Dr. Richard Oxenberg [00:11:22] Yes.
Dr. Jerry L. Martin [00:11:23] In this Methodist church. So it's a kind of Methodist church without walls.
Dr. Richard Oxenberg [00:11:28] I was just listening to actually a YouTube discussion with Matthew Fox, the Christian theologian. who was talking about how he got into some trouble with his Dominican order by starting a little school or movement in which he invited all these people from the different religions,.
Dr. Jerry L. Martin [00:11:46] Right, right.
Dr. Richard Oxenberg [00:11:47] To participate and enlighten everyone. I guess the third point that came to me as I was looking at this, which is related to everything we've just discussed, is the notion of... I suppose what we might think of or what I began to think of it, the integrative thrust of God right? Now we live in this world of enormous diversity and it's almost amazing that reality is capable of such diversity.
Dr. Jerry L. Martin [00:12:51] Yes. Yes, that's right.
Dr. Richard Oxenberg [00:12:52] And yet all that diversity somehow emerges from a unity and can harmonize with itself in almost an infinite variety of permutations. And the pursuit of that harmony is, in a sense, the goal of life in various ways. You know, and there's no end to that. All those permutations. And somehow it seems to me God is saying that it is through the relationship. A harmonious relationship with God that we are best able to engage in that integrative process and achieve that kind of harmony. And that's why it's important that we not simply throw all the old religions out because of imperfections. We continue this process of trying to get clearer and clearer about the nature of human religion and spirituality.
Dr. Jerry L. Martin [00:13:57] Yeah. But meanwhile, our job is just to do our thing. It reminds me of the story of the guy who is a tuba player in an orchestra, symphony orchestra. And one time he got sick. They're doing, I don't know, Aida or something. And he goes, so since he's sick, he just goes out and sits in the audience and listens to the music, says to his friend afterwards, "It's amazing. You know, the part that's going oompa oompa oompa. But it's also going da da da da da da da da da da" you know the whole of Aida is there." He just never had any idea. Nevertheless, he's still a tuba player. I mean, that's his job is to go back and play the tuba. If he does his job, then Aida. You know. And so the musical metaphor seem to come up often in the book because harmony is a powerful metaphor itself. And it's and it allows one to appreciate the full diversity. The particulars all have to stay there. The tuba has to do its oompa, oompa, oompa. And meanwhile, all these other instruments are doing their particular thing. And yet it does make a meaningful whole.
Dr. Richard Oxenberg [00:15:15] Yes. And this is then related to a discussion that's also in the book. And maybe we'll pursue this a little bit more fully in another session. The ego, right? Which is separative. Our ego is what separates us from everything else.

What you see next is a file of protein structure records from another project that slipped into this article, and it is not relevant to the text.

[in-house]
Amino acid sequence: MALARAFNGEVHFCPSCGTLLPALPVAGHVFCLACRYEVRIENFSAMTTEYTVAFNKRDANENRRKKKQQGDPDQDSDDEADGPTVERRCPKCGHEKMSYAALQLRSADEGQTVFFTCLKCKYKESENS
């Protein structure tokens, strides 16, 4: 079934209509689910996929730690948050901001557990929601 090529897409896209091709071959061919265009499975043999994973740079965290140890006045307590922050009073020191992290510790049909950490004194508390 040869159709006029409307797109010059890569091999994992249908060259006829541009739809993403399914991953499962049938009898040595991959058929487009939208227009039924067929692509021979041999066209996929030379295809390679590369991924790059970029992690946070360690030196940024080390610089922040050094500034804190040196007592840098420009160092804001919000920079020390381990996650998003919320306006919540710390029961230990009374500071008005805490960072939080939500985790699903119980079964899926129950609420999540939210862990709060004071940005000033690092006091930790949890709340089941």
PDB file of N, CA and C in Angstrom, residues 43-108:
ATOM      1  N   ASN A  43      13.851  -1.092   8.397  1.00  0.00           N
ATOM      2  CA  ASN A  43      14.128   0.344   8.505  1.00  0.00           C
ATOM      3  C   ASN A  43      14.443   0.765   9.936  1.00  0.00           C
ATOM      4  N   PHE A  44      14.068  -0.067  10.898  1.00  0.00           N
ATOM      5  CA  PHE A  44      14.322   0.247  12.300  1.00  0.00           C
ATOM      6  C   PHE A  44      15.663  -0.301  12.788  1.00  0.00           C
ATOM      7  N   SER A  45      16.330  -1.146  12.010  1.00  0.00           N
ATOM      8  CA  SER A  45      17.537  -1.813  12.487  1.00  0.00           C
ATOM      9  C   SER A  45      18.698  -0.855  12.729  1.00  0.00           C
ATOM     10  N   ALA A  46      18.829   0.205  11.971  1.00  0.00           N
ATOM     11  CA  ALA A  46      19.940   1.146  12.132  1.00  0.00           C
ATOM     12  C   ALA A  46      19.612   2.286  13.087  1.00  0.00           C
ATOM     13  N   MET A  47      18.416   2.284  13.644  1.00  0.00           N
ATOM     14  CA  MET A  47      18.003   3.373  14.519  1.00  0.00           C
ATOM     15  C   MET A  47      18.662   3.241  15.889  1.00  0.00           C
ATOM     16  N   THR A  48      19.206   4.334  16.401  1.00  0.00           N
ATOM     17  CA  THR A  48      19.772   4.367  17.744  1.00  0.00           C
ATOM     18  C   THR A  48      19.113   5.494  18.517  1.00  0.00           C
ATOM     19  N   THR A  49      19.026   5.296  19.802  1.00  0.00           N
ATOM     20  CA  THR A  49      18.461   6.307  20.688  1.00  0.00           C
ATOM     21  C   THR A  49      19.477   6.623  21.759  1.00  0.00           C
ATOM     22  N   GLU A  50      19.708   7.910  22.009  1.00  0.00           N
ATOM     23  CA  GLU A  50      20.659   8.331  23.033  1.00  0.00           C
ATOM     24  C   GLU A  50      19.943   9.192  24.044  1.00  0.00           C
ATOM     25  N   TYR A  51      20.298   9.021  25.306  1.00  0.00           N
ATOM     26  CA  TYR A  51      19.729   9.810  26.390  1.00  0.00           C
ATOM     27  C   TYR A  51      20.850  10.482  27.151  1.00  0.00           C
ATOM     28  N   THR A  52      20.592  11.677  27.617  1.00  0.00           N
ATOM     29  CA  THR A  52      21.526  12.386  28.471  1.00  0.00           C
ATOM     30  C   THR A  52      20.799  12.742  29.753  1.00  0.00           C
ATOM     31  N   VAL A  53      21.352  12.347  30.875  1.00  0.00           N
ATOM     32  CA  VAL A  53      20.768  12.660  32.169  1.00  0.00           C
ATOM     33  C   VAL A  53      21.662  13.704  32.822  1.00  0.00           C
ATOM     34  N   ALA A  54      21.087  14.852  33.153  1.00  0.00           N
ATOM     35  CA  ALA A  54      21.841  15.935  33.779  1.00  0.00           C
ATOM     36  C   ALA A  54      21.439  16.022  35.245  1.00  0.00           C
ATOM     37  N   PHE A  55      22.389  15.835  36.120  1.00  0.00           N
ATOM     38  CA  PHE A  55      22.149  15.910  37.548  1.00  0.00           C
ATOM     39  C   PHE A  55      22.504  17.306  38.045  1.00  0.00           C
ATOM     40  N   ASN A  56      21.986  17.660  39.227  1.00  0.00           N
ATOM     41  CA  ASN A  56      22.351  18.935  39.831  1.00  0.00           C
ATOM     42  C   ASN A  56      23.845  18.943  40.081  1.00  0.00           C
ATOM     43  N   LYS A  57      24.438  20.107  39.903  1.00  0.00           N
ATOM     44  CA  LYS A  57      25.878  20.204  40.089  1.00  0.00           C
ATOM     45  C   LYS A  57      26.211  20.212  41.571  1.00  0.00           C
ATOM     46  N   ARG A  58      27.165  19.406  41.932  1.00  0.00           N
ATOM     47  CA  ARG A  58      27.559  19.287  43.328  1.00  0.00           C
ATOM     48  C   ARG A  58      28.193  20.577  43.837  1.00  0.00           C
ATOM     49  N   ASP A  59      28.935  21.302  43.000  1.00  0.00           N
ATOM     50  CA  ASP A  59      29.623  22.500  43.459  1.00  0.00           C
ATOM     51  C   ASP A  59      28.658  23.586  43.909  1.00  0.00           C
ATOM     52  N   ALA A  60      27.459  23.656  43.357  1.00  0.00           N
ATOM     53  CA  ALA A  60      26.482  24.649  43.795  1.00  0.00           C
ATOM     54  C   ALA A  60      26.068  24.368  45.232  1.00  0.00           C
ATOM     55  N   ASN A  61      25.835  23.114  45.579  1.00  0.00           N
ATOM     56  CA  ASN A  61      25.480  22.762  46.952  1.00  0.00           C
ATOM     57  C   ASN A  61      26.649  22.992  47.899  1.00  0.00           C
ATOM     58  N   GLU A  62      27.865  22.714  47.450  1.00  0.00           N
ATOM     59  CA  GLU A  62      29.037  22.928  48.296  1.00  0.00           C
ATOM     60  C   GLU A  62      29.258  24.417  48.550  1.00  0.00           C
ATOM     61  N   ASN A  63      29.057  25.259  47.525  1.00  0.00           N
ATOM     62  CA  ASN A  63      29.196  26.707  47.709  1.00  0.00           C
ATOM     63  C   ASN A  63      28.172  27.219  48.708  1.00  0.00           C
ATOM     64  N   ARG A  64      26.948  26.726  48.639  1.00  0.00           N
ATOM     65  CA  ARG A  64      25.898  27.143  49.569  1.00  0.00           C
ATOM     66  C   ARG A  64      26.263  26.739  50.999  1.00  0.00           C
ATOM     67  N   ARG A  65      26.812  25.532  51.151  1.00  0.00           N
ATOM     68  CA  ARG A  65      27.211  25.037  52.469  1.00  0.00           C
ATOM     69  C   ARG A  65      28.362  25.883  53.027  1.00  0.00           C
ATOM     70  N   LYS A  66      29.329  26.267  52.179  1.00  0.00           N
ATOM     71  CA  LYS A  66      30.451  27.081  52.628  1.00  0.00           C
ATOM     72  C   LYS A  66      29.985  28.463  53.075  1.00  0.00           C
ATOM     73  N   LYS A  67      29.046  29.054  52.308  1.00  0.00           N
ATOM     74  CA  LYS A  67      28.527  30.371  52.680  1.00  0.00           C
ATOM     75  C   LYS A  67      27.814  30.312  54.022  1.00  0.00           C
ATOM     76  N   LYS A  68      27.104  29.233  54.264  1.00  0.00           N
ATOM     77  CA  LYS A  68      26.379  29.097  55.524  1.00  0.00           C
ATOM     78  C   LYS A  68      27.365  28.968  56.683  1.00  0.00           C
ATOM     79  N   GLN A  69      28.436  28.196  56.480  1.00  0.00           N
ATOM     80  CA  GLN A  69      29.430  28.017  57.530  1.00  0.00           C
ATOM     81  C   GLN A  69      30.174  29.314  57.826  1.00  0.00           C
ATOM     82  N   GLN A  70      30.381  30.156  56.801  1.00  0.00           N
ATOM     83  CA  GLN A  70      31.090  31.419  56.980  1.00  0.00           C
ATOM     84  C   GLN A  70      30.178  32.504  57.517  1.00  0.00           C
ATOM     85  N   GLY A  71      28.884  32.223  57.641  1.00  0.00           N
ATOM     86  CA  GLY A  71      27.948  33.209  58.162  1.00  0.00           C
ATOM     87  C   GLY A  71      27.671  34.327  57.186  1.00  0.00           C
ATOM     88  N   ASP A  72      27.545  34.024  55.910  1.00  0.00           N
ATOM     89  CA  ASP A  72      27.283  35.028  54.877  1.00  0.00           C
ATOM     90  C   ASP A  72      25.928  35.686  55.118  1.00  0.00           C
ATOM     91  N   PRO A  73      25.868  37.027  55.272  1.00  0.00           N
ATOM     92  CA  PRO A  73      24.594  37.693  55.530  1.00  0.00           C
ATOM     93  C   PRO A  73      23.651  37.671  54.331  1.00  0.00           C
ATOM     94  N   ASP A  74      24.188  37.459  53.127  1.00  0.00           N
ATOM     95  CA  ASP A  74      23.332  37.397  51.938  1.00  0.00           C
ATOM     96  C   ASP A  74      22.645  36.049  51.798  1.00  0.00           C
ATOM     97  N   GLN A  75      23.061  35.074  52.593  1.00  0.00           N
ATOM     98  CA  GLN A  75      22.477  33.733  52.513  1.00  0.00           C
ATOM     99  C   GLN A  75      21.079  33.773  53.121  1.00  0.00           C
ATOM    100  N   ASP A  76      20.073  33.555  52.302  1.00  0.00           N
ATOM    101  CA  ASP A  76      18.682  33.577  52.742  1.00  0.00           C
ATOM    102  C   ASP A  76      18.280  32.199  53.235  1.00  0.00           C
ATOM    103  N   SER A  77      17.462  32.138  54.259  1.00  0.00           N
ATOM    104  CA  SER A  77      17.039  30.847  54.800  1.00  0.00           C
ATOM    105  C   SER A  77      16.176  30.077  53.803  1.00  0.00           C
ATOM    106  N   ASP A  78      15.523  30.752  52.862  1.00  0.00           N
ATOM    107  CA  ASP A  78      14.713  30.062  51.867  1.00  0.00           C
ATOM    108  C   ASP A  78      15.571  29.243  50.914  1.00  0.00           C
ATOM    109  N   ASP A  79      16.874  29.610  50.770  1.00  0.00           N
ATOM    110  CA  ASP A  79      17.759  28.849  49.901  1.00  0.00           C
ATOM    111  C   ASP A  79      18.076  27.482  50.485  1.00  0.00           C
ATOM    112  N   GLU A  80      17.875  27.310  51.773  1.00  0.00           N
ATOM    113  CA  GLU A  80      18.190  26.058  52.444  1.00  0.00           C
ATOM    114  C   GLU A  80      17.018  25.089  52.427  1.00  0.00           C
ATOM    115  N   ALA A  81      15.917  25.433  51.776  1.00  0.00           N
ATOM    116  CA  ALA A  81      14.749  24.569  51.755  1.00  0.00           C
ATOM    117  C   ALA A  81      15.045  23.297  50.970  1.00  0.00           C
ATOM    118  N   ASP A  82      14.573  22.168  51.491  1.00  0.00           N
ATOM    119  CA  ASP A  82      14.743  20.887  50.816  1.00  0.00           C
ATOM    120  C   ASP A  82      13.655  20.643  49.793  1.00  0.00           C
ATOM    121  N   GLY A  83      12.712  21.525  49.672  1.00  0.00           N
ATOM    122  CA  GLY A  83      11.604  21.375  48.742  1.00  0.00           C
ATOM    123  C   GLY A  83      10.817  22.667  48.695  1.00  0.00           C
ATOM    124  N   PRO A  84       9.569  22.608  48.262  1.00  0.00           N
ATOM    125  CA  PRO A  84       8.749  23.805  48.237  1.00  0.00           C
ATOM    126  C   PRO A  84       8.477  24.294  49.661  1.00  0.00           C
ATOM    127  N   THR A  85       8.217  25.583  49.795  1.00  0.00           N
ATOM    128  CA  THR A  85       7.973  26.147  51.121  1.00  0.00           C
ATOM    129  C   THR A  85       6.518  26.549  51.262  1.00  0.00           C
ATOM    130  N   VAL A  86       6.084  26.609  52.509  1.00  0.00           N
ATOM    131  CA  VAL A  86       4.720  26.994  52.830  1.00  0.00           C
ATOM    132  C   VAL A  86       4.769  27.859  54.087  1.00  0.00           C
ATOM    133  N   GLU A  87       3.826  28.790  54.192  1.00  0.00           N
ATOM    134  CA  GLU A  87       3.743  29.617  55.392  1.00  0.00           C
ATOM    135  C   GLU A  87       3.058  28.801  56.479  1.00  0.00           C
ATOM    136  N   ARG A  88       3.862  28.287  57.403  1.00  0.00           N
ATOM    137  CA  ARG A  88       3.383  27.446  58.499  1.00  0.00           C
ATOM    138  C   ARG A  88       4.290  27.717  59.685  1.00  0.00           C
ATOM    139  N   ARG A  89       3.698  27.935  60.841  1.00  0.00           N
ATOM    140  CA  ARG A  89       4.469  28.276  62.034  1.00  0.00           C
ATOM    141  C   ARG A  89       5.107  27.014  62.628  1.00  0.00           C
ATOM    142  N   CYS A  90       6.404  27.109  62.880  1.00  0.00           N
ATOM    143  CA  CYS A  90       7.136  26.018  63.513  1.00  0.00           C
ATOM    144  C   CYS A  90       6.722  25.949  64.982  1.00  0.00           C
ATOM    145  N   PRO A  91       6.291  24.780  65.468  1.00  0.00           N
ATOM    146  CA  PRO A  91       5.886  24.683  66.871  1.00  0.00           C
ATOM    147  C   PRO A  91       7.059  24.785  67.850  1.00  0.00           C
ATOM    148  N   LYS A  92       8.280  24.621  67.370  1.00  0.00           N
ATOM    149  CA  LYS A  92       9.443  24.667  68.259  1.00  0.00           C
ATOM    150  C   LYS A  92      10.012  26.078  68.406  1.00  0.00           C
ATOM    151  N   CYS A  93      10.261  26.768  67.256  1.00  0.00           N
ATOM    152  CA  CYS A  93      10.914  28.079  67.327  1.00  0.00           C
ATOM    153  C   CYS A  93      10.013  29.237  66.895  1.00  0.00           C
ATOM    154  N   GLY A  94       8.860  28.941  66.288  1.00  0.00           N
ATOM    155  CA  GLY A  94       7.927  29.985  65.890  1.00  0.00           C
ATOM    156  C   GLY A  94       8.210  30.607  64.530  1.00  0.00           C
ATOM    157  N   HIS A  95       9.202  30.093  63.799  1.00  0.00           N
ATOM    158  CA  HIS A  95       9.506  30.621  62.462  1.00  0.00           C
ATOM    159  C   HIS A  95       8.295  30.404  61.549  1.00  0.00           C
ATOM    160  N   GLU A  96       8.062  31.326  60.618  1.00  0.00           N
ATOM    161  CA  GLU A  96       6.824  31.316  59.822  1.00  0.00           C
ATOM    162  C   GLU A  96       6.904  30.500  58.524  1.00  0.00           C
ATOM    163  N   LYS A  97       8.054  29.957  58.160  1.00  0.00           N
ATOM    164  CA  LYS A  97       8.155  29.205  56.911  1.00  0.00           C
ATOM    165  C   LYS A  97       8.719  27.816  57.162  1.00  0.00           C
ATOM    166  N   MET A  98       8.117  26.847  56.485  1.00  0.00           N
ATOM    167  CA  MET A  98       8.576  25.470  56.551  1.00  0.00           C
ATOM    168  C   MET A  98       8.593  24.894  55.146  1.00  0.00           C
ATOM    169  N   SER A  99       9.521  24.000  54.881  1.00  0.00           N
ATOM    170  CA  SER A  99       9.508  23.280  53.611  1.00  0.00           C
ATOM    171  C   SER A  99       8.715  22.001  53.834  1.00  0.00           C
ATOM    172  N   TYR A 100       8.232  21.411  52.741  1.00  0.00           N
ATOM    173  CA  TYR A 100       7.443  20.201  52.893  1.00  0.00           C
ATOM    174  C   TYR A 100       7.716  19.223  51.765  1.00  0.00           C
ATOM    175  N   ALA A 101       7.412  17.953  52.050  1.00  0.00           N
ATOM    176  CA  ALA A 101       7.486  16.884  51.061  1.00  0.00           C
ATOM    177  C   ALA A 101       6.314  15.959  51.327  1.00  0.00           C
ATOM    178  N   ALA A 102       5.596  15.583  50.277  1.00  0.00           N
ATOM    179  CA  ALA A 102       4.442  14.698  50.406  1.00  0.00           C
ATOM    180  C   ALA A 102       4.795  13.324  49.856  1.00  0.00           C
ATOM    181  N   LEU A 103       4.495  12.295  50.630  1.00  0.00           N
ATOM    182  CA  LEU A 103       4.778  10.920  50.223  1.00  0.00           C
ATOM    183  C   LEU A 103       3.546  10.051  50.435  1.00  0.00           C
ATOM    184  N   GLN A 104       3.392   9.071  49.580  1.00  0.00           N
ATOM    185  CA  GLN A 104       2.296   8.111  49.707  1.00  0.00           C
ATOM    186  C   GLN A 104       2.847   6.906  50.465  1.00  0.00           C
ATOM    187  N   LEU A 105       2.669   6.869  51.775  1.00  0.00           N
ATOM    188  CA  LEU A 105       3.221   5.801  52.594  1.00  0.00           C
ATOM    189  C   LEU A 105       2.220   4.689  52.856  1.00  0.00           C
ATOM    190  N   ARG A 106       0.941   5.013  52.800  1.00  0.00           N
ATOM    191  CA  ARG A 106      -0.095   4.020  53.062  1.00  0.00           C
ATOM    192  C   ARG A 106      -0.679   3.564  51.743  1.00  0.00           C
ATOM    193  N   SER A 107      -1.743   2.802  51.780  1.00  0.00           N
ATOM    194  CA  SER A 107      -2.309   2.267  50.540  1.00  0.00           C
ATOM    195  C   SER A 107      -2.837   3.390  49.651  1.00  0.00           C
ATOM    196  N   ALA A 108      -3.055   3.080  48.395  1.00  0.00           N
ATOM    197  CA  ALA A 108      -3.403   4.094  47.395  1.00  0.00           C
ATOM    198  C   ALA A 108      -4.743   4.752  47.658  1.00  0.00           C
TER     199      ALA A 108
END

Dr. Jerry L. Martin Right.
Dr. Richard Oxenberg A sense of being our ego is what separates us from everything else. Right. That's necessary. But the danger then is that we can become so wrapped up in reality as presented to us by the ego, that the tuba player comes to think that the tuba's the world.
Dr. Jerry L. Martin Yes. I know a tuba player. And he comes close to that. The really good part is the tuba. (Laughing)
Dr. Richard Oxenberg Tuba! That's what's really important here. Right? (Laughing)
Dr. Jerry L. Martin And the others could quiet down.
Dr. Richard Oxenberg Think of making that tuba sound.
Dr. Jerry L. Martin Yes, yes.
Dr. Richard Oxenberg And, umm that's the danger, right?
Dr. Jerry L. Martin [00:16:06] Yeah. I, um, when I pray about ego, you know, what's wrong with the ego? I'm told there's a kind of good ego and a bad ego or good sense and a bad sense in the good sense as well. You need an ego that's part of your art, your engine and your armor for dealing with a difficult world. You know, we often talk about how you need self-esteem and, you know, this kind of thing and a firm sense of your own purpose and to be committed to that of the bad sense. And you use the word, Richard, separatists. You know, when it's separativeness and rebellion and effect refusing. It's as if the tuba player said, "well, I'm not going to pay attention to the script because I could just make the tuba louder and more dominant and do all kinds of stuff that would drown off the others out." Yeah, well, it's that ego that's completely self preoccupied, doesn't see itself as part of a whole of any kind part of interpersonal relations or anything else that kind though, is what we have to avoid.
Dr. Richard Oxenberg [00:17:15] Yeah. I found another good quote here that expresses that from page 148, section 28 of the book. Again, God speaking, "The material world. The sense is ego and so forth is deceptively powerful.
Dr. Jerry L. Martin [00:17:30] Yes.